Two Far North women took the oaths of allegiance and office before Judge Greg Davis in the Kaitaia District Court last week, and officially became Justices of the Peace.
J
udge Davis told Margaret Matthews (Pukenui) and Leoni Carter (Waipapakauri Ramp) that they could now enjoy the responsibilities and privileges of an office that had great antiquity, dating back to 1361, when King Edward III of England gave the lords of each county the right to appoint three or four of their most worthy citizens to keep the peace.

The role now wasn't perhaps as physical as it had no doubt been in the 14th century, but it was no less important.

In this country it was the Justice of the Peace Act 1957 that gave the Governor-General authority to appoint fit and proper persons.

Much of what judges did on a daily basis was unpleasant and unsavoury, Judge Davis added, but swearing new Justices was one of the most pleasurable functions.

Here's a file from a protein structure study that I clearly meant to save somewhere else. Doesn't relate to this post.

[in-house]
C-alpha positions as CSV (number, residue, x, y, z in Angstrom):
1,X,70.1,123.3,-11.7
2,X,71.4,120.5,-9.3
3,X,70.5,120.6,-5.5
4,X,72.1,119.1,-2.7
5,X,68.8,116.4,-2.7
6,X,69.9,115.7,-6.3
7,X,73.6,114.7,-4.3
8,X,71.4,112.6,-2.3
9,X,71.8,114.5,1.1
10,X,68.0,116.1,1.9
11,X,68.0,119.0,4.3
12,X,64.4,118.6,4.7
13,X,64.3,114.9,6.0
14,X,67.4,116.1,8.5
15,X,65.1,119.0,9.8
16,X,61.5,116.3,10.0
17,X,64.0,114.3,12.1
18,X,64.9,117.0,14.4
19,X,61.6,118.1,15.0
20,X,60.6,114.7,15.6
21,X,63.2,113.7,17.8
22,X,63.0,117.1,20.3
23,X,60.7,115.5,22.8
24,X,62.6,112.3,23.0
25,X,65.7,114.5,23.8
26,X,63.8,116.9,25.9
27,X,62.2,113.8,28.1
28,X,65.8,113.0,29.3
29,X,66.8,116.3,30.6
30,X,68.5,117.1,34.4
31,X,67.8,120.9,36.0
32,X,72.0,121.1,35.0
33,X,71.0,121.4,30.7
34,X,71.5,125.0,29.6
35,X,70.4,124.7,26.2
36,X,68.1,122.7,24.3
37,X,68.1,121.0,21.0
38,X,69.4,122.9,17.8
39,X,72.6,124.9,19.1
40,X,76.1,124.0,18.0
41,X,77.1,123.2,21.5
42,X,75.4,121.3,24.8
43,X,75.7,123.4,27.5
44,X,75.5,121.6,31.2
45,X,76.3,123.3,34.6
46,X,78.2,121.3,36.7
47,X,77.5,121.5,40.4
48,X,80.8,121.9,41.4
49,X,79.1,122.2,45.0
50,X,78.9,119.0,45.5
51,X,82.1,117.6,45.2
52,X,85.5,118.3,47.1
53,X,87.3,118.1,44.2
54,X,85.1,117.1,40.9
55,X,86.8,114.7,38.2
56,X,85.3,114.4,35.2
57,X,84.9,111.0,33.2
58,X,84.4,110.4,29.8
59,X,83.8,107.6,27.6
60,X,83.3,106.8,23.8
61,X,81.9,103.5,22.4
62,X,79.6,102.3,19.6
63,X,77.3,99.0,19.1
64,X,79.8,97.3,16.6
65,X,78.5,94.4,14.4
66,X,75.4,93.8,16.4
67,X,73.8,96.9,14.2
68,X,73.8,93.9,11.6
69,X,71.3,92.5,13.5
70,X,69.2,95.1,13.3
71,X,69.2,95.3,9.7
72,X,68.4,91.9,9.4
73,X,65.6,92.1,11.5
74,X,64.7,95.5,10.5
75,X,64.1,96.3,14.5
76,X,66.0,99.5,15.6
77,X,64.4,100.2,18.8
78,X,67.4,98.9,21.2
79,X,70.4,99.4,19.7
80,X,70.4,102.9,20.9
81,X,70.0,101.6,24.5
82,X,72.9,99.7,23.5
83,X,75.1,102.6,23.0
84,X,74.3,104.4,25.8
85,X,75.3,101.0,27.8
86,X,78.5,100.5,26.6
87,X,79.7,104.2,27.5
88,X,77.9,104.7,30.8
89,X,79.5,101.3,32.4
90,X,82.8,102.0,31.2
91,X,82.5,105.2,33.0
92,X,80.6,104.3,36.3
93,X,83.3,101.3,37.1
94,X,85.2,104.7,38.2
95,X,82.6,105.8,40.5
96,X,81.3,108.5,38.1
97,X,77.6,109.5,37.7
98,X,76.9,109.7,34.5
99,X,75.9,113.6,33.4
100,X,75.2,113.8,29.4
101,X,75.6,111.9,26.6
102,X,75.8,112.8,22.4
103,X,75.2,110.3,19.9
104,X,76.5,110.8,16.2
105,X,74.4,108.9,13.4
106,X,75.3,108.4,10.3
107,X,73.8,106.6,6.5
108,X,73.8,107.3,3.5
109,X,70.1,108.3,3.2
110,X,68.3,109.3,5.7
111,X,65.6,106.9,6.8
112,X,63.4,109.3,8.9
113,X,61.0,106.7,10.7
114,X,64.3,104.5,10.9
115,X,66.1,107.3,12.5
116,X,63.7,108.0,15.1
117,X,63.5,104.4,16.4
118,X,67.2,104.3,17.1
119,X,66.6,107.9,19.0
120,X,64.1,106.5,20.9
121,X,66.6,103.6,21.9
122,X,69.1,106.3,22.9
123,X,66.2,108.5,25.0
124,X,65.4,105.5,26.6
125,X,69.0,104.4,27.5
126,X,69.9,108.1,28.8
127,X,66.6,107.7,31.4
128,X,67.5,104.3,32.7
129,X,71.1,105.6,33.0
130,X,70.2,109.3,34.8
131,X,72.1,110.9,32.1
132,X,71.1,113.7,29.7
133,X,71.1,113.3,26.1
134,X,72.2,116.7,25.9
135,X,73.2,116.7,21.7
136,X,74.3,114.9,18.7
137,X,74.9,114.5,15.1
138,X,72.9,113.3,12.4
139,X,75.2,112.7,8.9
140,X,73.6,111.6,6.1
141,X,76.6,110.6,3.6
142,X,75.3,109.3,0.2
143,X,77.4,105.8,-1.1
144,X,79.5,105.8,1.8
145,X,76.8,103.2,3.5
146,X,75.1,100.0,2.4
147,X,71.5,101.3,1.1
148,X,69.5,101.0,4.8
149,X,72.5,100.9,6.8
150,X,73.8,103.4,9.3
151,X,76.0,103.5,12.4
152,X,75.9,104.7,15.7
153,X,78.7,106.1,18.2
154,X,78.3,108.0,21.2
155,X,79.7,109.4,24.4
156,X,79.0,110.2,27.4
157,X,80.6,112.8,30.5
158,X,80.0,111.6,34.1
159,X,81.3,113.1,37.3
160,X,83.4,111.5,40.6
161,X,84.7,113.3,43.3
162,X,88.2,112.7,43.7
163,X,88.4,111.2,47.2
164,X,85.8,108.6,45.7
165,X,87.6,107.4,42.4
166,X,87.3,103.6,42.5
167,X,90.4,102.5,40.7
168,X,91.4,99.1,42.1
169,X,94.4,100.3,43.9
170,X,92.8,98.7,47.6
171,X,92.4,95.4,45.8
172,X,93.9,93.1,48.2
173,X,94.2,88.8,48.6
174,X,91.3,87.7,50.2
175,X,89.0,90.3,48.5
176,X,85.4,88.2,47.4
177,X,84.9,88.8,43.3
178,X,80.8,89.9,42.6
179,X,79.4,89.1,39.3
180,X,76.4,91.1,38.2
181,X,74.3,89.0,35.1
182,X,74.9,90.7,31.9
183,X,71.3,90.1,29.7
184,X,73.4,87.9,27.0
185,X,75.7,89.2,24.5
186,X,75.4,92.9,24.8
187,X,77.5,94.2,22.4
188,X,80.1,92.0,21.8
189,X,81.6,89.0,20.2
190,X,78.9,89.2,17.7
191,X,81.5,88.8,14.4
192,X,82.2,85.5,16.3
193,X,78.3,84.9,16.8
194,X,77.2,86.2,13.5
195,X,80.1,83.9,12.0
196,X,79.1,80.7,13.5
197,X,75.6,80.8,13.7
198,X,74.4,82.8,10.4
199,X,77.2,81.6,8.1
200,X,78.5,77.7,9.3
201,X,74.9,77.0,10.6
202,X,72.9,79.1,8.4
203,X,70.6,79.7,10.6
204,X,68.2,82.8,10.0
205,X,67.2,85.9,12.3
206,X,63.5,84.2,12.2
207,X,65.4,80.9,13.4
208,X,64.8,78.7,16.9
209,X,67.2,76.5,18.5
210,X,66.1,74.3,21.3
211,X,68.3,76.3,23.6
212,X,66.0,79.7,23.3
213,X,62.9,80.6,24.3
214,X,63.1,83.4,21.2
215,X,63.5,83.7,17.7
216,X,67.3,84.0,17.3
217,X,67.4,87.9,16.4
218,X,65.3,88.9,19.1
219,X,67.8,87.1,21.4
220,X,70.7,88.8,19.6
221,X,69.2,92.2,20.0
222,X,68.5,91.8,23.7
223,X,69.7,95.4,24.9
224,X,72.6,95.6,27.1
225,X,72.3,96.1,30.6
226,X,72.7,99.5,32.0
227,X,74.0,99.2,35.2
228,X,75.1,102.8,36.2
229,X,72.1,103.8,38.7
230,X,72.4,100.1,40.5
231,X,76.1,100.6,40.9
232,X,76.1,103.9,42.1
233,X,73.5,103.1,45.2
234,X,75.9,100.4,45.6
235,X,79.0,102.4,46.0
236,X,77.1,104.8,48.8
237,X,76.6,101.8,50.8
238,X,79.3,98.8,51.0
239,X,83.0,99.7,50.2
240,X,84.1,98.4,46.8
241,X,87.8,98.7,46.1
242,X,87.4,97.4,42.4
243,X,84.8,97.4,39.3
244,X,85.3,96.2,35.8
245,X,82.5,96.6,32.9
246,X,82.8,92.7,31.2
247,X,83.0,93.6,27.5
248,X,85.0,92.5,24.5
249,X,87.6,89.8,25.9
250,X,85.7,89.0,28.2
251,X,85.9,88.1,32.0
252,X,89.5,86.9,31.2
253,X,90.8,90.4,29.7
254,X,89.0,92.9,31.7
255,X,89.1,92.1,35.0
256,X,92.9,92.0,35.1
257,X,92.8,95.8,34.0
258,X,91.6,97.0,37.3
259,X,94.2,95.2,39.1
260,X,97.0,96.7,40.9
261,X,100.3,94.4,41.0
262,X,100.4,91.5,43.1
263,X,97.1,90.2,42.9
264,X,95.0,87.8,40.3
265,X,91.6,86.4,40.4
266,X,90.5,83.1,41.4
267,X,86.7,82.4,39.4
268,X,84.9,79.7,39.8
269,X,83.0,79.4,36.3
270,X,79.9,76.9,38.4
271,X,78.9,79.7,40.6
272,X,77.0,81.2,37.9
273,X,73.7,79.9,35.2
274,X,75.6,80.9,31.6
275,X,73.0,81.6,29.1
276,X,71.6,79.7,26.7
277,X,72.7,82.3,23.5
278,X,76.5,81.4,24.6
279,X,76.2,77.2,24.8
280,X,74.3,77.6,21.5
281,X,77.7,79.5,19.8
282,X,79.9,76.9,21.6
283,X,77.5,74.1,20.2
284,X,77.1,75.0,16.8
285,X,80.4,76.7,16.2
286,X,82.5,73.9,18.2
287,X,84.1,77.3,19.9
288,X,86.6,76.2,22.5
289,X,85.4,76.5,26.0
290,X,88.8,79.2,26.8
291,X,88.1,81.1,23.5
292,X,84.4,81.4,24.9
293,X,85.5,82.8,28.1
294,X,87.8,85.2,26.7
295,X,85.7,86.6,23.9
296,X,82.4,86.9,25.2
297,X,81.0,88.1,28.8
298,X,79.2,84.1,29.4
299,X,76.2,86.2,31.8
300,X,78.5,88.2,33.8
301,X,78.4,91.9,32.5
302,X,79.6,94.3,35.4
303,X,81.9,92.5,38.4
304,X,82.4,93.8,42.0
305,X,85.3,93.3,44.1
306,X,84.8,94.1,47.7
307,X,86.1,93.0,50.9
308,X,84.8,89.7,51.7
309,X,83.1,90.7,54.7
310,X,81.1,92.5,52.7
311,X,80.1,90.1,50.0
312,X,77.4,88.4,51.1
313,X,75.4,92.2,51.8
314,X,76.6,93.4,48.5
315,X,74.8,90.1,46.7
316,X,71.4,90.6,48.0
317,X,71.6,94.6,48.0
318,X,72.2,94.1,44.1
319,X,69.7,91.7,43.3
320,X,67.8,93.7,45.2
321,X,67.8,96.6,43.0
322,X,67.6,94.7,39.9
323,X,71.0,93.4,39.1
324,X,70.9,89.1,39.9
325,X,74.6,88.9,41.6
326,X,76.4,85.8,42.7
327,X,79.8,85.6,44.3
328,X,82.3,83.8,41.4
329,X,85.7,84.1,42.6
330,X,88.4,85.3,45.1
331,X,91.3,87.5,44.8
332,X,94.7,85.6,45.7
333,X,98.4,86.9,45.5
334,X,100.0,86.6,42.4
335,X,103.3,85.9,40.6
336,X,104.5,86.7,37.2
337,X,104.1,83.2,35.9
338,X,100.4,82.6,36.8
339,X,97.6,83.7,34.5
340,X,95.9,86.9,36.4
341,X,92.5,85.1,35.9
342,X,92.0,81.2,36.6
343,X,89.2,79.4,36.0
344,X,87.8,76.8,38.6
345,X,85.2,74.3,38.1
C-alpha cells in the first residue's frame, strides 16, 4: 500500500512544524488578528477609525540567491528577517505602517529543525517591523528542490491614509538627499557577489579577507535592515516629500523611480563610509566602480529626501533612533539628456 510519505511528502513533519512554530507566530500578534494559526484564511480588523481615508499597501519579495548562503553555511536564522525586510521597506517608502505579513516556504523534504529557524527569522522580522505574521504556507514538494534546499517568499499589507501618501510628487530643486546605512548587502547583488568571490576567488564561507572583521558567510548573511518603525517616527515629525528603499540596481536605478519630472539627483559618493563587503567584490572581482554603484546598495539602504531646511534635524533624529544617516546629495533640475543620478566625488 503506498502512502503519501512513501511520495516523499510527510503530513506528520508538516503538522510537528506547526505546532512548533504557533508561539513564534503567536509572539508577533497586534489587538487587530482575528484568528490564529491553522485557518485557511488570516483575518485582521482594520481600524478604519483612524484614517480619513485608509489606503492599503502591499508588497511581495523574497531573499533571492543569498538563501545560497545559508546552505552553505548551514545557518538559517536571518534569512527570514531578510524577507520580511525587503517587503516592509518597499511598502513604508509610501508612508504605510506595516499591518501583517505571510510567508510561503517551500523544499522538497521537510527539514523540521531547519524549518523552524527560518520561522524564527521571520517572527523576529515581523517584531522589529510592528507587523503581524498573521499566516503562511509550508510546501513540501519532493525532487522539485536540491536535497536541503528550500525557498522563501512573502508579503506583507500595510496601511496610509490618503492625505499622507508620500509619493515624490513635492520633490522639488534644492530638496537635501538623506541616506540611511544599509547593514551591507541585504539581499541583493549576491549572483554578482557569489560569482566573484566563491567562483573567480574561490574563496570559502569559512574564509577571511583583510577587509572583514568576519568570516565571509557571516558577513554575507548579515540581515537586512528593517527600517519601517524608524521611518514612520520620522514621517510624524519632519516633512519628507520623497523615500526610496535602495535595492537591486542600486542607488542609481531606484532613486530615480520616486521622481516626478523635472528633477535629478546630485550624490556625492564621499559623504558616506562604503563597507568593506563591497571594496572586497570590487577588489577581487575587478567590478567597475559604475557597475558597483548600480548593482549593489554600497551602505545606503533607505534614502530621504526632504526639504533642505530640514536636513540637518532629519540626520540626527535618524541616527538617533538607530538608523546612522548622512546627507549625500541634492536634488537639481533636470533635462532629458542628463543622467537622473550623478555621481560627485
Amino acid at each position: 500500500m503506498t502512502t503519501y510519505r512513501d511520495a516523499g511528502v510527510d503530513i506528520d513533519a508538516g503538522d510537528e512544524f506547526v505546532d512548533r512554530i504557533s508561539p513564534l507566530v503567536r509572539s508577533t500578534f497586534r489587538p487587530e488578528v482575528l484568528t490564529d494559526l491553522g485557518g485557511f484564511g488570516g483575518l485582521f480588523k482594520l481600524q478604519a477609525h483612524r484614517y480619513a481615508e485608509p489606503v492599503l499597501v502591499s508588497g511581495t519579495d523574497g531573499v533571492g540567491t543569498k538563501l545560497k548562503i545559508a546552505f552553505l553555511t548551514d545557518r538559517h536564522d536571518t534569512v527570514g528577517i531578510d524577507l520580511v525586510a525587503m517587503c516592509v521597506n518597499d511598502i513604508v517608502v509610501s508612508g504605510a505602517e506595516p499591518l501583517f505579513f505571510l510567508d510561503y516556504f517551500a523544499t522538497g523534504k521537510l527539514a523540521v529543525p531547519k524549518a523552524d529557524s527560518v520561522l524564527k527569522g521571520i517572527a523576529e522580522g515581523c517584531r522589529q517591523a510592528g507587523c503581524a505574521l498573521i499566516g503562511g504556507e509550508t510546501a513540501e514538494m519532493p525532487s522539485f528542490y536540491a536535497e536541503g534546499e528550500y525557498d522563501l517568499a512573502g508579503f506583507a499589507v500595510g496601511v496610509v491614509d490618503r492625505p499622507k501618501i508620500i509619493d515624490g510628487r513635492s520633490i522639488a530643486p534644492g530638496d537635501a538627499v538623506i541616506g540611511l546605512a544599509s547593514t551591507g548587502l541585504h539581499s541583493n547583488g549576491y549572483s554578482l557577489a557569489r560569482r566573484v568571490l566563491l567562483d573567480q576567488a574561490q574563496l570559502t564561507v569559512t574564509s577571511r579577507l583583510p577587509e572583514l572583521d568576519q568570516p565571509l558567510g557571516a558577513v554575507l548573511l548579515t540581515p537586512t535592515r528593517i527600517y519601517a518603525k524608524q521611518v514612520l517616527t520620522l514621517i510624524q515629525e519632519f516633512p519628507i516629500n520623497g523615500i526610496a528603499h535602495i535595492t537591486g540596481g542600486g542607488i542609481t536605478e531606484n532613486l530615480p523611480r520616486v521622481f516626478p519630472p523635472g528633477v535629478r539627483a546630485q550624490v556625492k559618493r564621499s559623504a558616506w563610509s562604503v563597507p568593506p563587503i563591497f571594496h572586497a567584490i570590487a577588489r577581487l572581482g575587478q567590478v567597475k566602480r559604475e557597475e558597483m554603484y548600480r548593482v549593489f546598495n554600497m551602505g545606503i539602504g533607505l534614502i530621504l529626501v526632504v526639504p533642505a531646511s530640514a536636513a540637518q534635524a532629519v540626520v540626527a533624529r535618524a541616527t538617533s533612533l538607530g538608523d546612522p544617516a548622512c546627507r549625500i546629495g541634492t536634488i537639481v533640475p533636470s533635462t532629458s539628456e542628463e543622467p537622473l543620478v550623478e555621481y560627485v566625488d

The pair were now entitled to be addressed as Your Worship.

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In Mrs Carter's home, given that her husband, Mayor John Carter, was also formally addressed as Your Worship, there might well be more worshipping going on than at St Saviour's.

More seriously, their functions within the community would be incredibly important, and in court, should they choose to serve there, their powers would be the same as those of a judge.

"You would not have been nominated if your community did not have great confidence in your ability to fill the role," Judge Davis added.

"Welcome to the broader judiciary."